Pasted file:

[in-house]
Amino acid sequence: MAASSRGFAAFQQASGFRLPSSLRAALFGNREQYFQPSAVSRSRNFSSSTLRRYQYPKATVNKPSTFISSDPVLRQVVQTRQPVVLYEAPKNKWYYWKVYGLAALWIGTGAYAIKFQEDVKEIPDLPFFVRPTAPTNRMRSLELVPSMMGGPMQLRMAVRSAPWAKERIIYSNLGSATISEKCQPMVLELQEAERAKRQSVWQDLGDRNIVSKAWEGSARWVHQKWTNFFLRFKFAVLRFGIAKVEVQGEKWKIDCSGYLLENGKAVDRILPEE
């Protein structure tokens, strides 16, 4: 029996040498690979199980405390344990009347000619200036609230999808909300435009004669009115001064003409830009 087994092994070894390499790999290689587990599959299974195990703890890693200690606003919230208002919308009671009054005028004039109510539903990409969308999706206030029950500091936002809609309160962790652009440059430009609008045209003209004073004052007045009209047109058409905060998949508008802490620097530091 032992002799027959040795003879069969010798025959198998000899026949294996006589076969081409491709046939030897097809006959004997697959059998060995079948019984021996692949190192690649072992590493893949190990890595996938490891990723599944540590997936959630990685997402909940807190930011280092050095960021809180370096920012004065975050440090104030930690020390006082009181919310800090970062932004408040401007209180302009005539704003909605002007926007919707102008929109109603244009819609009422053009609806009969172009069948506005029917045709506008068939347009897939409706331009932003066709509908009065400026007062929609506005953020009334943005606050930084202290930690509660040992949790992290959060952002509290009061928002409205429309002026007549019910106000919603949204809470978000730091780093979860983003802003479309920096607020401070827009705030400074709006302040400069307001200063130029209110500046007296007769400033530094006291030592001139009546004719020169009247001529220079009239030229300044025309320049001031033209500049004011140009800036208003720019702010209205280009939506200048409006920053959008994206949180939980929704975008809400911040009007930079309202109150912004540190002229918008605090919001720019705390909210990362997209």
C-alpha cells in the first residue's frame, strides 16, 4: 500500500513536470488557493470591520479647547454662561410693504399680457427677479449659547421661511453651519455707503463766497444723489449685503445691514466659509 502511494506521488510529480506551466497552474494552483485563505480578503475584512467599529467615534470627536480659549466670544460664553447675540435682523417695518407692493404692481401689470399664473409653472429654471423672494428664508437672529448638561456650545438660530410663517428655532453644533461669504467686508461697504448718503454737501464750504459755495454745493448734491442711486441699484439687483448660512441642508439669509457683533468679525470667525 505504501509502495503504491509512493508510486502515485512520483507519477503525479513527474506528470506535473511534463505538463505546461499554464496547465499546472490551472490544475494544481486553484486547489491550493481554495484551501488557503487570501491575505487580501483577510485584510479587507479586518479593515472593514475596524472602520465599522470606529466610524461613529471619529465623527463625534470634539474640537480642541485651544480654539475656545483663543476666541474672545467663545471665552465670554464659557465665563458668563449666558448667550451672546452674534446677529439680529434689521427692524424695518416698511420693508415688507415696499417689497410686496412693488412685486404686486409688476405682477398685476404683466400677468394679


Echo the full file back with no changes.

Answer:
[in-house]
Amino acid sequence: MAASSRGFAAFQQASGFRLPSSLRAALFGNREQYFQPSAVSRSRNFSSSTLRRYQYPKATVNKPSTFISSDPVLRQVVQTRQPVVLYEAPKNKWYYWKVYGLAALWIGTGAYAIKFQEDVKEIPDLPFFVRPTAPTNRMRSLELVPSMMGGPMQLRMAVRSAPWAKERIIYSNLGSATISEKCQPMVLELQEAERAKRQSVWQDLGDRNIVSKAWEGSARWVHQKWTNFFLRFKFAVLRFGIAKVEVQGEKWKIDCSGYLLENGKAVDRILPEE
């Protein structure tokens, strides 16, 4: 029996040498690979199980405390344990009347000619200036609230999808909300435009004669009115001064003409830009 087994092994070894390499790999290689587990599959299974195990703890890693200690606003919230208002919308009671009054005028004039109510539903990409969308999706206030029950500091936002809609309160962790652009440059430009609008045209003209004073004052007045009209047109058409905060998949508008802490620097530091 032992002799027959040795003879069969010798025959198998000899026949294996006589076969081409491709046939030897097809006959004997697959059998060995079948019984021996692949190192690649072992590493893949190990890595996938490891990723599944540590997936959630990685997402909940807190930011280092050095960021809180370096920012004065975050440090104030930690020390006082009181919310800090970062932004408040401007209180302009005539704003909605002007926007919707102008929109109603244009819609009422053009609806009969172009069948506005029917045709506008068939347009897939409706331009932003066709509908009065400026007062929609506005953020009334943005606050930084202290930690509660040992949790992290959060952002509290009061928002409205429309002026007549019910106000919603949204809470978000730091780093979860983003802003479309920096607020401070827009705030400074709006302040400069307001200063130029209110500046007296007769400033530094006291030592001139009546004719020169009247001529220079009239030229300044025309320049001031033209500049004011140009800036208003720019702010209205280009939506200048409006920053959008994206949180939980929704975008809400911040009007930079309202109150912004540190002229918008605090919001720019705390909210990362997209």
C-alpha cells in the first residue's frame, strides 16, 4: 500500500513536470488557493470591520479647547454662561410693504399680457427677479449659547421661511453651519455707503463766497444723489449685503445691514466659509 502511494506521488510529480506551466497552474494552483485563505480578503475584512467599529467615534470627536480659549466670544460664553447675540435682523417695518407692493404692481401689470399664473409653472429654471423672494428664508437672529448638561456650545438660530410663517428655532453644533461669504467686508461697504448718503454737501464750504459755495454745493448734491442711486441699484439687483448660512441642508439669509457683533468679525470667525 505504501509502495503504491509512493508510486502515485512520483507519477503525479513527474506528470506535473511534463505538463505546461499554464496547465499546472490551472490544475494544481486553484486547489491550493481554495484551501488557503487570501491575505487580501483577510485584510479587507479586518479593515472593514475596524472602520465599522470606529466610524461613529471619529465623527463625534470634539474640537480642541485651544480654539475656545483663543476666541474672545467663545471665552465670554464659557465665563458668563449666558448667550451672546452674534446677529439680529434689521427692524424695518416698511420693508415688507415696499417689497410686496412693488412685486404686486409688476405682477398685476404683466400677468394679